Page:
09.08.2013 Author: Stanislav Ivanov

On prospects for establishing a nuclear-weapon-free zone in the Middle East


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This year marked the 45th anniversary of the signing of the Treaty on the Non-Proliferation of Nuclear Weapons (NPT), which consolidated the nuclear power status for five states (Great Britain, the USA, China, the USSR and France) and was designed to prevent the further spread of nuclear weapons. Thus, the arsenals of the five nuclear powers were sort of made legitimate whilst all the other countries, by signing this document, were losing the right to develop or acquire nuclear weapons. The member states of the nuclear club also undertook not to transfer the nuclear weapons technology and to strive for the total elimination of nuclear arsenals. The great powers saw this as the basis for strategic stability, where the main instruments were their mutual nuclear deterrence and the system of nuclear non-proliferation. Currently, the NPT has already been joined by 190 states, with the exception of India, Pakistan and Israel. The Democratic People’s Republic of Korea announced its withdrawal from the Treaty in January 2003, but formally it retained its membership. India and Pakistan consider the possibility of their accession to the NPT only as nuclear-weapon states, and Israel would join the NPT on the condition of an overall settlement of the crisis in the Middle East.

As early as 1974, Iran and Egypt proposed to establish a nuclear-weapon-free zone (NWFZ) in the Middle East. Since then, the General Assembly of the United Nations has annually adopted resolutions supporting this idea. In spring 1995, there was an International Conference on the Extension of the NPT. The outcome resolution of the Conference called for the states which had not yet signed the NPT to join the Treaty and for all Middle East states to take part in establishing a nuclear-weapon-free zone in the Middle East. Russia’s attitude to this idea was clearly set out in the Decree of the President of the Russian Federation of 7 May 2012: “With a view to the consistent implementation of the foreign policy course of the Russian Federation, the Ministry of Foreign Affairs of the Russian Federation jointly with the other federal executive authorities shall support establishing a zone free of weapons of mass destruction and means of delivery in the Middle East.”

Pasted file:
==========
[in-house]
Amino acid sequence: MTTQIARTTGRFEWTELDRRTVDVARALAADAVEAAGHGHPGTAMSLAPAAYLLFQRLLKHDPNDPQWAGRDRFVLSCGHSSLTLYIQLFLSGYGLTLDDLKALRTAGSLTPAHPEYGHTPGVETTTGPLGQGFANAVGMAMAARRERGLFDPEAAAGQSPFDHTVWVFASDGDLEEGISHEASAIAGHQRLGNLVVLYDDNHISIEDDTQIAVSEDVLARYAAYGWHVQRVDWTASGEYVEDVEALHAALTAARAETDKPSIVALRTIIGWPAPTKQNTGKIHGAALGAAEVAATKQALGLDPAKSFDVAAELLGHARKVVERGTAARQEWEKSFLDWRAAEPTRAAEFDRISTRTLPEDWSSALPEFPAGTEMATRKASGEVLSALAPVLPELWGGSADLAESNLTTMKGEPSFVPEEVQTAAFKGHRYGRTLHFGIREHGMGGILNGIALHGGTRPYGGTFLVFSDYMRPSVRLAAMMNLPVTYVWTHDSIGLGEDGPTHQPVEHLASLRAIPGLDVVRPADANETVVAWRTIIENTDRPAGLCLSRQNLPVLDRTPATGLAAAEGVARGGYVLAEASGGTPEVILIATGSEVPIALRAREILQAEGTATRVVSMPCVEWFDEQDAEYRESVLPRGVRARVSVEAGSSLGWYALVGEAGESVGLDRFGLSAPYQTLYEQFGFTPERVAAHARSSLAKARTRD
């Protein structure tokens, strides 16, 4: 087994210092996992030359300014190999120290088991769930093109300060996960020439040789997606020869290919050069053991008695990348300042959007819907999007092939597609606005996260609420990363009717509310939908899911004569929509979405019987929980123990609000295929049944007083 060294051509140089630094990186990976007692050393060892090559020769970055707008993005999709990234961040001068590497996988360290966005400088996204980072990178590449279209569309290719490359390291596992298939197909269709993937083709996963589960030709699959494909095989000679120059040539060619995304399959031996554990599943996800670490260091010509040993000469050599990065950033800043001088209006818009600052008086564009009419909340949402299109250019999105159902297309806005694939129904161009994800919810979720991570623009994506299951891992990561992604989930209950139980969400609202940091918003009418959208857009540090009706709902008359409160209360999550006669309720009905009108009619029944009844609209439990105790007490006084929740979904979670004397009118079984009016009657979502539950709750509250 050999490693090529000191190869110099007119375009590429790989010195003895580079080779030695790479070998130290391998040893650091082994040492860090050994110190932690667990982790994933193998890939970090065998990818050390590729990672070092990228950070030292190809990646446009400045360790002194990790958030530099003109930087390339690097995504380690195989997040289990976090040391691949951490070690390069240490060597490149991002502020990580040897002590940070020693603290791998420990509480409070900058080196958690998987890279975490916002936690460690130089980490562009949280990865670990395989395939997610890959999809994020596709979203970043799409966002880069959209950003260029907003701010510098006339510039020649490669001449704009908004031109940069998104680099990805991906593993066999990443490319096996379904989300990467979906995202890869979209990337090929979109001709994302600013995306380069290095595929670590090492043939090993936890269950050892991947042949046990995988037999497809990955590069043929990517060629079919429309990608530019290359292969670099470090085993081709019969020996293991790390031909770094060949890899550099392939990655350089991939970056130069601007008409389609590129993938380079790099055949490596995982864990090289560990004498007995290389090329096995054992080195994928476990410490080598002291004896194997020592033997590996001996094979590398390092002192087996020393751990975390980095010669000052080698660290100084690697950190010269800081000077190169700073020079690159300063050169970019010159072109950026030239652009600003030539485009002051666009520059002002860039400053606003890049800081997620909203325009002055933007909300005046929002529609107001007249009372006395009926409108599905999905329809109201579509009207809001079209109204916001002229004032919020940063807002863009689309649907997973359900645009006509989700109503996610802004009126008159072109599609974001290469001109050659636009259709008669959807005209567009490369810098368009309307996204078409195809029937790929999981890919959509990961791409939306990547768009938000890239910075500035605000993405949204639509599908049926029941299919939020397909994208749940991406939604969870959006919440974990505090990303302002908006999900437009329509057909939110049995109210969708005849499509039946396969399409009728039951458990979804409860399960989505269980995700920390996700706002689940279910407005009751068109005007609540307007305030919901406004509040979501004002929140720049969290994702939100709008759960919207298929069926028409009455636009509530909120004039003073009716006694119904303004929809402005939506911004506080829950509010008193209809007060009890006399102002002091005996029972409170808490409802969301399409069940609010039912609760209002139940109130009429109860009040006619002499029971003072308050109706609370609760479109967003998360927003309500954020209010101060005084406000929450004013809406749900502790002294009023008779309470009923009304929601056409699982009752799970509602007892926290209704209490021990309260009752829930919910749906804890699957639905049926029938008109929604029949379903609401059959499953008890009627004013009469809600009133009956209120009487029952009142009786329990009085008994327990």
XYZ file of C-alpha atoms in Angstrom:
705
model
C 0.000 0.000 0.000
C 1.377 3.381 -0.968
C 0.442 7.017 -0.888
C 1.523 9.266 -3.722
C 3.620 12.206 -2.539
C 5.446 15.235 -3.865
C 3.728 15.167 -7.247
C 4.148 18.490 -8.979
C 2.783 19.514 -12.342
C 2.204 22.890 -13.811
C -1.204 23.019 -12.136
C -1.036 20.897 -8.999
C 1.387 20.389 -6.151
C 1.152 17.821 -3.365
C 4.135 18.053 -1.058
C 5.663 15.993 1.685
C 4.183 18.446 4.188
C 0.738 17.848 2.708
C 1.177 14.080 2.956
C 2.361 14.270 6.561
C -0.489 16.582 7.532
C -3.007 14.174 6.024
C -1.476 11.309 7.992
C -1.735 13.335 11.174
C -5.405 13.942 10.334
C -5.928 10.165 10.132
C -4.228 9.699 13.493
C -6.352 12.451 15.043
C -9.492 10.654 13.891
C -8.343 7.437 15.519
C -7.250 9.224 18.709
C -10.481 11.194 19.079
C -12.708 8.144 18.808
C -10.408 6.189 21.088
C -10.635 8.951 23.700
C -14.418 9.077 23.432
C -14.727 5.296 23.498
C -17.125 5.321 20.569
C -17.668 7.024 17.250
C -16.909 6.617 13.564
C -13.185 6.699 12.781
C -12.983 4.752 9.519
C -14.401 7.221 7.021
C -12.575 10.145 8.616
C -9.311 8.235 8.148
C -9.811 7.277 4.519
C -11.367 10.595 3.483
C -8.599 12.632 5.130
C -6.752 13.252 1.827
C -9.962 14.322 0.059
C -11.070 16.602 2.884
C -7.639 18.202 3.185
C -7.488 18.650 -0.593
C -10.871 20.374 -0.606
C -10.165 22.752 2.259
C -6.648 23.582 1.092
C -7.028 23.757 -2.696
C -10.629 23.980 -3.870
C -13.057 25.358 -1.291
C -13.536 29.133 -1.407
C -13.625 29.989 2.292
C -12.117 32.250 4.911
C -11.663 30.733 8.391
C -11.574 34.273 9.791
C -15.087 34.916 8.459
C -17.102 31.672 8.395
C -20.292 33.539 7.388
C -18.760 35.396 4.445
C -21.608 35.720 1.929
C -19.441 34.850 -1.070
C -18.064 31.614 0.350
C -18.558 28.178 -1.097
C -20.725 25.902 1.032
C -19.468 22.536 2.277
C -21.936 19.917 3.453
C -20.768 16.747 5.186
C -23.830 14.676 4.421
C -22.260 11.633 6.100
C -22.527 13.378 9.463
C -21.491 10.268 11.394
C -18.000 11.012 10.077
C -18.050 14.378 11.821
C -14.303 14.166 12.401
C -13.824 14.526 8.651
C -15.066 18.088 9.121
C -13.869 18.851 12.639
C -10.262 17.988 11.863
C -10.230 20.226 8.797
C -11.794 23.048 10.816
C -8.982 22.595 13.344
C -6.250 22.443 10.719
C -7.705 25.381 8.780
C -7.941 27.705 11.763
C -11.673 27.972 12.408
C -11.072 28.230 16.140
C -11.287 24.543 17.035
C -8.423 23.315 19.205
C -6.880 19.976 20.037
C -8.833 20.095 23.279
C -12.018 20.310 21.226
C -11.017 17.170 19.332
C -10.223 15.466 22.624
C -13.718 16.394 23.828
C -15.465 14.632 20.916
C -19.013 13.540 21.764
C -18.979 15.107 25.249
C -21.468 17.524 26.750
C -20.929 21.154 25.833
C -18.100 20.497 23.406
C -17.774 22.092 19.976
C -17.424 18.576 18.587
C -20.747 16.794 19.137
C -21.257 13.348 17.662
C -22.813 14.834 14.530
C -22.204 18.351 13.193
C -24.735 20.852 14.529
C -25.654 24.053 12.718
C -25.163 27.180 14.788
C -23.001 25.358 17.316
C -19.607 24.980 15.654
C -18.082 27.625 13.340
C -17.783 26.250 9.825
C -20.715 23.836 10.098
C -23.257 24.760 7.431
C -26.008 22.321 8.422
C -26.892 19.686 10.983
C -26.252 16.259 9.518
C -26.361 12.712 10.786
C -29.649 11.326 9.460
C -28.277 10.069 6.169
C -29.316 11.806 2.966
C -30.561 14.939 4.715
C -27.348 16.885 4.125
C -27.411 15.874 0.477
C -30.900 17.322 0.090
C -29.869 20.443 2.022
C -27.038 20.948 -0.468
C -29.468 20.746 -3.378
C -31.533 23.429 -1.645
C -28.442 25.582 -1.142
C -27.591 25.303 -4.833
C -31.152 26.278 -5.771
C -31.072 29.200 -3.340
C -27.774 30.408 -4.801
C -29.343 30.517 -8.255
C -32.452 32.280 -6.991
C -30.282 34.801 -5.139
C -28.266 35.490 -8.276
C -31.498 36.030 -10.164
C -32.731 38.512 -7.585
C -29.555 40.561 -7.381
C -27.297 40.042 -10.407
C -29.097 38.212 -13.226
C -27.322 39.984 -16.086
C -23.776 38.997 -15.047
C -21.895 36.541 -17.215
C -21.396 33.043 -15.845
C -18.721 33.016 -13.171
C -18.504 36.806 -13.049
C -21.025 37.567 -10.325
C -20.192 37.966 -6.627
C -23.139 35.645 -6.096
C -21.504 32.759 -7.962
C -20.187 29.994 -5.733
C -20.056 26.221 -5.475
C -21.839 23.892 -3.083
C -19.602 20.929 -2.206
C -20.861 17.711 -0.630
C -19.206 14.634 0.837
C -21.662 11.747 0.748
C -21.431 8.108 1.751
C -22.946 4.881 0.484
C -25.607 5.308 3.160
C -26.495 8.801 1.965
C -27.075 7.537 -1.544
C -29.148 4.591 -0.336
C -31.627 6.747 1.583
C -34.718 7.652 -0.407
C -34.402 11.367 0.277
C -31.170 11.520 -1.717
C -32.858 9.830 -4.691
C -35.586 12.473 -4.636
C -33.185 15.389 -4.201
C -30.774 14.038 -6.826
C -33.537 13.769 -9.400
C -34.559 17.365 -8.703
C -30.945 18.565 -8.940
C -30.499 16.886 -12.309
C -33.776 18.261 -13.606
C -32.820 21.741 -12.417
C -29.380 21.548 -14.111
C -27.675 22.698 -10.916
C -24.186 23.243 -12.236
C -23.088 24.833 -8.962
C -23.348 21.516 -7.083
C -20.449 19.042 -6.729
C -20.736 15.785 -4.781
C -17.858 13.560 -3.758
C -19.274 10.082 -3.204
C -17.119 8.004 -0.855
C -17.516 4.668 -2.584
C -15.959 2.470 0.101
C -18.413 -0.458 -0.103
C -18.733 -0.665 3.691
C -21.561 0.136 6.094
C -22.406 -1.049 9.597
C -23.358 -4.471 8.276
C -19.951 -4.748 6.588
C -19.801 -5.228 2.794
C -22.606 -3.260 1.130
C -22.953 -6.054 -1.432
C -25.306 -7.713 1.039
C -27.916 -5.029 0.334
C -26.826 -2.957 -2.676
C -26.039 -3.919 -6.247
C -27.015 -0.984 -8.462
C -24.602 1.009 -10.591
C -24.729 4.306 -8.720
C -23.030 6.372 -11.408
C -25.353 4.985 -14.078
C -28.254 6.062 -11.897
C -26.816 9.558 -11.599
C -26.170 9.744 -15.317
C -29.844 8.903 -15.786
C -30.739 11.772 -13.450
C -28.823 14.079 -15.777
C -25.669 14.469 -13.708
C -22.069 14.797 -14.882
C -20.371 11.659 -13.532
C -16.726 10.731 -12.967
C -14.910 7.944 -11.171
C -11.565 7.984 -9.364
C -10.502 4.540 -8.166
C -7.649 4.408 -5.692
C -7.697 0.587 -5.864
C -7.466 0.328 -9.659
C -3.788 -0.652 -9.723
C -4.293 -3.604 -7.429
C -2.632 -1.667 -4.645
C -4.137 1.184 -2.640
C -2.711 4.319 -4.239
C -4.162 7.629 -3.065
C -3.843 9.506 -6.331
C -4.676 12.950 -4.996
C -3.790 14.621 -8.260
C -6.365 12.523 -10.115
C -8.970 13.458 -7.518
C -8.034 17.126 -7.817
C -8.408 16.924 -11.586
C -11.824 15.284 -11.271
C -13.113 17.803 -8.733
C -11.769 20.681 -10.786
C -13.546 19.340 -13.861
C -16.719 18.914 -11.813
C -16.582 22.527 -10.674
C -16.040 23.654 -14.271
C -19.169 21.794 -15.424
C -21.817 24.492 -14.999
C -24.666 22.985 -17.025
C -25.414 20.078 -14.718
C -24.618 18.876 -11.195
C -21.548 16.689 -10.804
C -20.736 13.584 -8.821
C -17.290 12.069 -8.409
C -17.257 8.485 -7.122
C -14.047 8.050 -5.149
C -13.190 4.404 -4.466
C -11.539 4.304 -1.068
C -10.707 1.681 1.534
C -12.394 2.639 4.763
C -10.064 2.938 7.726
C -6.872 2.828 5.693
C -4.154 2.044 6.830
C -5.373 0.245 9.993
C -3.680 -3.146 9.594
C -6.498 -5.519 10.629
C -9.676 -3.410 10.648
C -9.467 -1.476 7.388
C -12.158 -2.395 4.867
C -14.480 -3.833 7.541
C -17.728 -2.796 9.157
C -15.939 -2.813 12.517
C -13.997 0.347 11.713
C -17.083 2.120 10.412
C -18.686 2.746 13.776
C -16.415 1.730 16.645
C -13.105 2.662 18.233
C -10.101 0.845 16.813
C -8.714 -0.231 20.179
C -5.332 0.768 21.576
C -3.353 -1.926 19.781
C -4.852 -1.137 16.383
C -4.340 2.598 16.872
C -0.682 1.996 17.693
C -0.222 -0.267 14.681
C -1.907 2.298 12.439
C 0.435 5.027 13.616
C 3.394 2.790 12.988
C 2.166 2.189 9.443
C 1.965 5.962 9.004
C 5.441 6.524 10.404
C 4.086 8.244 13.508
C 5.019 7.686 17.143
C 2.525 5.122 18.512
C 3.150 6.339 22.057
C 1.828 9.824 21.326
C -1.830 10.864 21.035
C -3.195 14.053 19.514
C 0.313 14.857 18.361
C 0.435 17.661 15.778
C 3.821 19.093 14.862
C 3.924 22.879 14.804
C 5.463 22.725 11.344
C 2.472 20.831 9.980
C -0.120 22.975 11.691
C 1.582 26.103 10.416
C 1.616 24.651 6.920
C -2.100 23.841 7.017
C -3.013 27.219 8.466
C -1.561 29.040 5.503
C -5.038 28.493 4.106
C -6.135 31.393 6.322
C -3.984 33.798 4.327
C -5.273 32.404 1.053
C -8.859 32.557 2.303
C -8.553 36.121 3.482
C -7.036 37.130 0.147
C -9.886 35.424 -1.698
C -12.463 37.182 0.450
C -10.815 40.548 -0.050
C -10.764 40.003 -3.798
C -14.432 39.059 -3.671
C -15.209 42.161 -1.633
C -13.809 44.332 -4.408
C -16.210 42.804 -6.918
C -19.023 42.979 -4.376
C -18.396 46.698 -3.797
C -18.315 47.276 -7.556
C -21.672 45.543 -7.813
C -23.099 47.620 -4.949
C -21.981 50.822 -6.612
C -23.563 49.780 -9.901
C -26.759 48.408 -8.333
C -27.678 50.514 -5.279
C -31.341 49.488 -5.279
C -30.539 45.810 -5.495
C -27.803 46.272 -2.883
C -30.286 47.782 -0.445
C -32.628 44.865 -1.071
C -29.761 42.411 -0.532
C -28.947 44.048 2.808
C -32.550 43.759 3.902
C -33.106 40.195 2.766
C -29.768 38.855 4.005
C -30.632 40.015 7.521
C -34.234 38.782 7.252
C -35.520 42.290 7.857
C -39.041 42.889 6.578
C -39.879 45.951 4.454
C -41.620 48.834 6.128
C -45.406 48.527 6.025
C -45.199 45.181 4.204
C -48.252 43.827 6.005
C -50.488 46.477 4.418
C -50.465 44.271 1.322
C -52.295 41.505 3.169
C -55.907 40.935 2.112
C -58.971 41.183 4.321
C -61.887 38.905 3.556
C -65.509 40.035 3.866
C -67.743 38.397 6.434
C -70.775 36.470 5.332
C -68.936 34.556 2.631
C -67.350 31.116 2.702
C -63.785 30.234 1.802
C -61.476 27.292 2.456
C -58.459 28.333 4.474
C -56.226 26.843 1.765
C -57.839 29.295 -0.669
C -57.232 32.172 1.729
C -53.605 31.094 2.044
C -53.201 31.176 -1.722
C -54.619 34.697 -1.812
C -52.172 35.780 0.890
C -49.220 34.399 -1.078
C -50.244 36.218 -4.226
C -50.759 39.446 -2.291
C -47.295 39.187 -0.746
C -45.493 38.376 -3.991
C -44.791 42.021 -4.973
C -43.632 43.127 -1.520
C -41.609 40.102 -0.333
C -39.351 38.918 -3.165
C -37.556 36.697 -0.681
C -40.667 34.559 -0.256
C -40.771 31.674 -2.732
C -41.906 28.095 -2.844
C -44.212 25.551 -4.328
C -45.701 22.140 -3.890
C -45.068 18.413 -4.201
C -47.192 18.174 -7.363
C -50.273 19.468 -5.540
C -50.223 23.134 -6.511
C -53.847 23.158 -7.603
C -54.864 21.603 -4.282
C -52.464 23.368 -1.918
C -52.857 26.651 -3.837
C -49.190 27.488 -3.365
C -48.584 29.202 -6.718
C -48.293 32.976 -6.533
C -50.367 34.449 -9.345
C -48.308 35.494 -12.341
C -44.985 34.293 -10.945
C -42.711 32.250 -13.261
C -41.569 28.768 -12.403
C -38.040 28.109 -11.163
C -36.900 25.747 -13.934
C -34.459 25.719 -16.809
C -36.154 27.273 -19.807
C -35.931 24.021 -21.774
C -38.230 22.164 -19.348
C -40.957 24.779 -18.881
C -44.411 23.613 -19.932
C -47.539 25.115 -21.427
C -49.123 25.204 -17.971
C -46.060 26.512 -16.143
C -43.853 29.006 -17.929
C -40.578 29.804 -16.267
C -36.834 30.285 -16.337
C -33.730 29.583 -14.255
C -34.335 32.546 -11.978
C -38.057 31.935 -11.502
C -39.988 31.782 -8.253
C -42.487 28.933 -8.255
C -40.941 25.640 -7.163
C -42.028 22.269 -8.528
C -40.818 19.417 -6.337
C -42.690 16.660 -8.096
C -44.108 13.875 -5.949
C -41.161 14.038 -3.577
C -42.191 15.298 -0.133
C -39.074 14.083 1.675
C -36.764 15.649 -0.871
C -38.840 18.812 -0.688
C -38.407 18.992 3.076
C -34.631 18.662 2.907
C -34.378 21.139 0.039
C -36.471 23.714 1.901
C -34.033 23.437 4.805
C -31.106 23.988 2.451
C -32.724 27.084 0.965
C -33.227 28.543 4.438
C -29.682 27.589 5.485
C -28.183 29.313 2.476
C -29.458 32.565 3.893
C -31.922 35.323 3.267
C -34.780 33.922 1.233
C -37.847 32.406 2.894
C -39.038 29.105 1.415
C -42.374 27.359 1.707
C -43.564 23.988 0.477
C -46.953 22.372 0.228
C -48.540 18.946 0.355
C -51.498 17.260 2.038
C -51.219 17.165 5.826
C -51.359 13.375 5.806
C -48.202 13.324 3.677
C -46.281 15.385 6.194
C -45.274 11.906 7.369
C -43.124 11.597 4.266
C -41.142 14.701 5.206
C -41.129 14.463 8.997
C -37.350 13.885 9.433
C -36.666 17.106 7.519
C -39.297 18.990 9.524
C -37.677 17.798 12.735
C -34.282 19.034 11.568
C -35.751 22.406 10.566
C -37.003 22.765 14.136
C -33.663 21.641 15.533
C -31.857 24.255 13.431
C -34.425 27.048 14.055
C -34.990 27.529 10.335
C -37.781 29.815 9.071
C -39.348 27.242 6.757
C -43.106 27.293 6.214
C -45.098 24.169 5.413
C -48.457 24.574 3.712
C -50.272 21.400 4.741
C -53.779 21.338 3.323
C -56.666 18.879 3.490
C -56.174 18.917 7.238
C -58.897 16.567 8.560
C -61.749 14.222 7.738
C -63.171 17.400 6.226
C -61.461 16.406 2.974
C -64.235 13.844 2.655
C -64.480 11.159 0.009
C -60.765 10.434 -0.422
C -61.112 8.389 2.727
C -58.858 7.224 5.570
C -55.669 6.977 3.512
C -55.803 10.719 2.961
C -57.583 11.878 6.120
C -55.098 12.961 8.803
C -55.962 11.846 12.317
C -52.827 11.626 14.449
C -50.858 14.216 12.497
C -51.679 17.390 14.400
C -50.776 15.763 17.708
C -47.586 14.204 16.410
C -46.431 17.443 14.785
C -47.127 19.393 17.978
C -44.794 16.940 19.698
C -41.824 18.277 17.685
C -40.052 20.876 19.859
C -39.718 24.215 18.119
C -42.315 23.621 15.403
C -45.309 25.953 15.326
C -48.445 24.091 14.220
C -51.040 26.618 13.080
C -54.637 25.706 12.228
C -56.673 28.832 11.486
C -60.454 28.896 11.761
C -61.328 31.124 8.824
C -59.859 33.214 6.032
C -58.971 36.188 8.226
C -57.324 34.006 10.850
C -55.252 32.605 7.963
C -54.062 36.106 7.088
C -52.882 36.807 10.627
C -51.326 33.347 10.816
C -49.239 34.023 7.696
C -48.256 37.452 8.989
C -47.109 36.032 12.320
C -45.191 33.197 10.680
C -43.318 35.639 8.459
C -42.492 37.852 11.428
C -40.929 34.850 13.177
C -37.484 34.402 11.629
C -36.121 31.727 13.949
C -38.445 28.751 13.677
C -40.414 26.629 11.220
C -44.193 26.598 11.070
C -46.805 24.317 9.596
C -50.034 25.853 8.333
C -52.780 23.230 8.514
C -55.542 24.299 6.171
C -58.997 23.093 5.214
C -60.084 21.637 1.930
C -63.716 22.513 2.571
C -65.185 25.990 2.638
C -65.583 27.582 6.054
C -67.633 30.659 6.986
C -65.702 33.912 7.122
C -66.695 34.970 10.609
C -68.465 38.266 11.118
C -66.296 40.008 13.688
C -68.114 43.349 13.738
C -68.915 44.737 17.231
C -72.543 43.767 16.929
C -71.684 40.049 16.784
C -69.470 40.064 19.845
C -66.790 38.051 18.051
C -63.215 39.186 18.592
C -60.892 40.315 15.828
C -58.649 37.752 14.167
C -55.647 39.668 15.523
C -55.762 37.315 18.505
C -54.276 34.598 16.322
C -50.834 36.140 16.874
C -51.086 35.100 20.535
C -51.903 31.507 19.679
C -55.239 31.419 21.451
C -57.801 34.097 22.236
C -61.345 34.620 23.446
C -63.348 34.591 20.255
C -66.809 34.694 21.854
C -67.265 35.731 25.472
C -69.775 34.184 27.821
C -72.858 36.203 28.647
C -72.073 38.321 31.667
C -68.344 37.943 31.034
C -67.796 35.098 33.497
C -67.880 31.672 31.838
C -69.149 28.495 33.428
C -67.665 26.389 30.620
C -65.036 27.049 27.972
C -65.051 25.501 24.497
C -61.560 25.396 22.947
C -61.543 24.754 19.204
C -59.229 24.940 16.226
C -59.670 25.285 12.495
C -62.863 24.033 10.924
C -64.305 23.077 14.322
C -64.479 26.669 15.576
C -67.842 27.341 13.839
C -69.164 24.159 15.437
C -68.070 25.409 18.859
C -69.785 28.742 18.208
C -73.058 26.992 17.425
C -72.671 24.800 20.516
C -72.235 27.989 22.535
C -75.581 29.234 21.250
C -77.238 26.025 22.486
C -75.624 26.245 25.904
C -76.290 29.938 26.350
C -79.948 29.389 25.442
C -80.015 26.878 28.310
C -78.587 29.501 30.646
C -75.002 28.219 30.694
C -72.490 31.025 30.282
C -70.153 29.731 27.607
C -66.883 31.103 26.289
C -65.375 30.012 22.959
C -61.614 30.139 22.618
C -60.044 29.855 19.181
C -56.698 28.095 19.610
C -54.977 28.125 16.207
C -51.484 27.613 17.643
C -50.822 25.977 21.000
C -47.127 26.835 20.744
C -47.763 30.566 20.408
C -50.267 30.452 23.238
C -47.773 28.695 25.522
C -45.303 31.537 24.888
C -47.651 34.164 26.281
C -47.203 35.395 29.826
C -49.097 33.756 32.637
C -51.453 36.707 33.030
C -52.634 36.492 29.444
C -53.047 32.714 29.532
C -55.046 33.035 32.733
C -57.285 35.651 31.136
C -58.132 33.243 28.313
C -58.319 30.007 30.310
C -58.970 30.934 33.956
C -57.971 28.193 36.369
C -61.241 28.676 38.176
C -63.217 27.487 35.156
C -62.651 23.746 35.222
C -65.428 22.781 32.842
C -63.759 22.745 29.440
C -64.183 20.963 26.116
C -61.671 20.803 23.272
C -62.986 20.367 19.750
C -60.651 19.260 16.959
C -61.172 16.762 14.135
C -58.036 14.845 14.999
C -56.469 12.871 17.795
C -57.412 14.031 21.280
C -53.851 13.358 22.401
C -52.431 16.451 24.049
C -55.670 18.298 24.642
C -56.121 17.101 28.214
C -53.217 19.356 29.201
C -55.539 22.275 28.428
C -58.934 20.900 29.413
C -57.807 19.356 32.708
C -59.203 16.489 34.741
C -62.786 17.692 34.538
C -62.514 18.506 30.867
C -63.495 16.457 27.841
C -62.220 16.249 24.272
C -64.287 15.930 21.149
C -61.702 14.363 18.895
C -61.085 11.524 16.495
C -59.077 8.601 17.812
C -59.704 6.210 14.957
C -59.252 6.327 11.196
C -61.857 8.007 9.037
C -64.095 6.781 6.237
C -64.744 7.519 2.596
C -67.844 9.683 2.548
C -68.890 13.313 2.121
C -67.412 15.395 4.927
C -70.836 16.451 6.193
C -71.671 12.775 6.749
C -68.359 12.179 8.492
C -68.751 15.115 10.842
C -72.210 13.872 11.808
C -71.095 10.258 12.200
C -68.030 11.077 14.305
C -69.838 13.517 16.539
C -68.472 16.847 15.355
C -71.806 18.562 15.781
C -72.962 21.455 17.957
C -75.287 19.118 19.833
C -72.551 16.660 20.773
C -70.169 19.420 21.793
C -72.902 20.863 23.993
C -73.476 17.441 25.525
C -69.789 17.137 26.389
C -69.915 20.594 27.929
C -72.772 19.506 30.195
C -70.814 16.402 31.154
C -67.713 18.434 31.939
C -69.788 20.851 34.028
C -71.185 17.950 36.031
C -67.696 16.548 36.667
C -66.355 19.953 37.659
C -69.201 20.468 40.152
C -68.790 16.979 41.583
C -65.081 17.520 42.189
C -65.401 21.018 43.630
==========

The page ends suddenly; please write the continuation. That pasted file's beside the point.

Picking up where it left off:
Given the strategic importance of the region, the subsequent international conferences and forums under the auspices of the United Nations (IAEA) tried to develop this idea and to add practicality to it. However, it can be stated today that there is still no agreement between Middle East states and the members of the UN Security Council regarding the content and mechanisms of the implementation of the agreement on establishing a NWFZ in the Middle East and, hence, some difficulties have arisen at this stage in the preparation of standard documents and the organisation of specific negotiations.